With these image sensors embedded in the next generation of cell phone cameras, dark and fuzzy snapshots should soon be a thing of the past

Process flow

  • SOI wafer
  • CMOS image process
  • Wafer bonding layer (WBL) and preparation
  • Wafer bonding and backside grinding
  • Anti-reflective coating (ARC)
  • Pad opening
  • Color filters and micro-lens

Acknowledgements: Tracit Technologies for wafer bonding and thinning studies; the CEA-LETI process teams; and the STM front-end technology and manufacturing group.

Reference: “A 3 Mega-Pixel Back-illuminated Image Sensor in 1T5 Architecture with 1.45 μm Pixel Pitch.”, Francois Roy*, Perceval Coudrain*, Xavier Gagnard*, Josep Segura*, Yvon Cazaux*, Didier Herault*, Nicolas Virollet*, Norbert Moussy**, Benoit Giffard**, Pierre Gidon** (* FTM Imaging, STMicroelectronics, Crolles, France; ** CEA-LETI-MINATEC, Grenoble, France). 2007 International Image Sensor Workshop. Jens Prima

Member Contributions *

The SOI Industry Consortium website is a great place to find relevant SOI-related materials contributed by member companies and institutions. Here are some examples – go to the website to access the complete presentations.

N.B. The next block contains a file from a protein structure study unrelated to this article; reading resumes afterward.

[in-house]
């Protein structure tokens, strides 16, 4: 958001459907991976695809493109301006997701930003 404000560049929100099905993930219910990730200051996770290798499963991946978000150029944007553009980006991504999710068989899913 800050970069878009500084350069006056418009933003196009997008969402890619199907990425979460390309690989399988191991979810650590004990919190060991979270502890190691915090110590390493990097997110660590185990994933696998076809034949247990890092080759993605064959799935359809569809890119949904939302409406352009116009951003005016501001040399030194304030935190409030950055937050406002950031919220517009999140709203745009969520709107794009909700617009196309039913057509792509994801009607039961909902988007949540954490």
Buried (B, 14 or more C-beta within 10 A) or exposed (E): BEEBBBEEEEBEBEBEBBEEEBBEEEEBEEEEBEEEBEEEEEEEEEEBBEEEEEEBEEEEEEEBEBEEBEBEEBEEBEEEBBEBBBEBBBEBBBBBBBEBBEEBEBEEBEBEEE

– HM Read More

The Promise of High Resistivity SOI for Wireless Communications Systems

ST reports on highly integrated SRAM and RF on 300mm wafers. Yield matches bulk with improved FOM.

Wireless communications systems may soon replace personal computers as a key driver of volume manufacturing.

A full CMOS 65nm Partially Depleted Low Power (LP) SOI technology has been developed at STMicroelectronics on high resistivity (HR) ( 1kOhm-cm) 300mm SOI wafers provided by Soitec. This latest work is the first to prove that 300mm HR SOI can match bulk yield, with improved figures of merit (FOM) of both digital and RF circuits, for high-volume wireless applications Read More

A GaN Approach to Schottky Diodes

The G²REC program aims to create a new generation of energy-efficient power devices for high-volume applications over 250V.